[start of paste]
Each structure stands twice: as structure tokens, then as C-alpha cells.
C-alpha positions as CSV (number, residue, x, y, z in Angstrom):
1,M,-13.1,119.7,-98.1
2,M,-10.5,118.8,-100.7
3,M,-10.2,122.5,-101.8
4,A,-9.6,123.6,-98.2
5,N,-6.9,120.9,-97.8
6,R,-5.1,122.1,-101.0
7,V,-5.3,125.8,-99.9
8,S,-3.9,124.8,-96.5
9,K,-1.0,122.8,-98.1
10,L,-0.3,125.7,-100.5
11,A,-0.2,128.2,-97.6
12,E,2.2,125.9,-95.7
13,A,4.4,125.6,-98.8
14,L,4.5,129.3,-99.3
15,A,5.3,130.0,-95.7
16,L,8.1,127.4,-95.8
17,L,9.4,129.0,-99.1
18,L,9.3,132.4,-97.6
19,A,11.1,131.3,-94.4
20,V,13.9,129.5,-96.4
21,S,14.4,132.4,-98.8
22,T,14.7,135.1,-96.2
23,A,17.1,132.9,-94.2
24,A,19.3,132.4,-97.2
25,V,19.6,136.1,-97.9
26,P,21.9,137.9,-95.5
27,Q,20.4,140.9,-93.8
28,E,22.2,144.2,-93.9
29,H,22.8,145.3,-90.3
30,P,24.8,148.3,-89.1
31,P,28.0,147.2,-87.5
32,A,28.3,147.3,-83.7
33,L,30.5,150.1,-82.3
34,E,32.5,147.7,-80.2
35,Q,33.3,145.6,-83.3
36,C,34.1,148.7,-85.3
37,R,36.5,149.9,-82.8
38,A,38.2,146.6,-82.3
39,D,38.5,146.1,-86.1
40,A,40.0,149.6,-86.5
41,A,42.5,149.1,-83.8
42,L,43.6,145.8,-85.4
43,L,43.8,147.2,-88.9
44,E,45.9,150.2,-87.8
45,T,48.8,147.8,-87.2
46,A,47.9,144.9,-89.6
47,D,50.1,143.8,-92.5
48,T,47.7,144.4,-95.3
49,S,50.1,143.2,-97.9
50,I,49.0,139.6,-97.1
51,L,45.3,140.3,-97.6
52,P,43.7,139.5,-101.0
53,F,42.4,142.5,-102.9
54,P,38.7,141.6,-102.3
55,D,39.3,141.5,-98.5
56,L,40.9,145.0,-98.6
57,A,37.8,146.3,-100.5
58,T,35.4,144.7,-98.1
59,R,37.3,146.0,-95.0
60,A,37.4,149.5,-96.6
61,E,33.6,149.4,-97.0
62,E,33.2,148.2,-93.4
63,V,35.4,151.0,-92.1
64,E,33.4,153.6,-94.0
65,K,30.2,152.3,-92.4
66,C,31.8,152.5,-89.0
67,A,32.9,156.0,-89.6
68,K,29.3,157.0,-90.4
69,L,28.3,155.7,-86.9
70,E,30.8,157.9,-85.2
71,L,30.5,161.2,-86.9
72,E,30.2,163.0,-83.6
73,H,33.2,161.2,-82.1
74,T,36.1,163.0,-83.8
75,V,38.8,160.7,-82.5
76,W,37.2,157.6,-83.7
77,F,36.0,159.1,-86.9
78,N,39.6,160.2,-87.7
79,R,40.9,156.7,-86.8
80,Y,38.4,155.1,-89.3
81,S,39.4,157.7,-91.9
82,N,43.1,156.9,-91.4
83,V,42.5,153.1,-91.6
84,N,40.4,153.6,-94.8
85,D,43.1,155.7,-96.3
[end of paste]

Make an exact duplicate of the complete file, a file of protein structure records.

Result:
Each structure stands twice: as structure tokens, then as C-alpha cells.
C-alpha positions as CSV (number, residue, x, y, z in Angstrom):
1,M,-13.1,119.7,-98.1
2,M,-10.5,118.8,-100.7
3,M,-10.2,122.5,-101.8
4,A,-9.6,123.6,-98.2
5,N,-6.9,120.9,-97.8
6,R,-5.1,122.1,-101.0
7,V,-5.3,125.8,-99.9
8,S,-3.9,124.8,-96.5
9,K,-1.0,122.8,-98.1
10,L,-0.3,125.7,-100.5
11,A,-0.2,128.2,-97.6
12,E,2.2,125.9,-95.7
13,A,4.4,125.6,-98.8
14,L,4.5,129.3,-99.3
15,A,5.3,130.0,-95.7
16,L,8.1,127.4,-95.8
17,L,9.4,129.0,-99.1
18,L,9.3,132.4,-97.6
19,A,11.1,131.3,-94.4
20,V,13.9,129.5,-96.4
21,S,14.4,132.4,-98.8
22,T,14.7,135.1,-96.2
23,A,17.1,132.9,-94.2
24,A,19.3,132.4,-97.2
25,V,19.6,136.1,-97.9
26,P,21.9,137.9,-95.5
27,Q,20.4,140.9,-93.8
28,E,22.2,144.2,-93.9
29,H,22.8,145.3,-90.3
30,P,24.8,148.3,-89.1
31,P,28.0,147.2,-87.5
32,A,28.3,147.3,-83.7
33,L,30.5,150.1,-82.3
34,E,32.5,147.7,-80.2
35,Q,33.3,145.6,-83.3
36,C,34.1,148.7,-85.3
37,R,36.5,149.9,-82.8
38,A,38.2,146.6,-82.3
39,D,38.5,146.1,-86.1
40,A,40.0,149.6,-86.5
41,A,42.5,149.1,-83.8
42,L,43.6,145.8,-85.4
43,L,43.8,147.2,-88.9
44,E,45.9,150.2,-87.8
45,T,48.8,147.8,-87.2
46,A,47.9,144.9,-89.6
47,D,50.1,143.8,-92.5
48,T,47.7,144.4,-95.3
49,S,50.1,143.2,-97.9
50,I,49.0,139.6,-97.1
51,L,45.3,140.3,-97.6
52,P,43.7,139.5,-101.0
53,F,42.4,142.5,-102.9
54,P,38.7,141.6,-102.3
55,D,39.3,141.5,-98.5
56,L,40.9,145.0,-98.6
57,A,37.8,146.3,-100.5
58,T,35.4,144.7,-98.1
59,R,37.3,146.0,-95.0
60,A,37.4,149.5,-96.6
61,E,33.6,149.4,-97.0
62,E,33.2,148.2,-93.4
63,V,35.4,151.0,-92.1
64,E,33.4,153.6,-94.0
65,K,30.2,152.3,-92.4
66,C,31.8,152.5,-89.0
67,A,32.9,156.0,-89.6
68,K,29.3,157.0,-90.4
69,L,28.3,155.7,-86.9
70,E,30.8,157.9,-85.2
71,L,30.5,161.2,-86.9
72,E,30.2,163.0,-83.6
73,H,33.2,161.2,-82.1
74,T,36.1,163.0,-83.8
75,V,38.8,160.7,-82.5
76,W,37.2,157.6,-83.7
77,F,36.0,159.1,-86.9
78,N,39.6,160.2,-87.7
79,R,40.9,156.7,-86.8
80,Y,38.4,155.1,-89.3
81,S,39.4,157.7,-91.9
82,N,43.1,156.9,-91.4
83,V,42.5,153.1,-91.6
84,N,40.4,153.6,-94.8
85,D,43.1,155.7,-96.3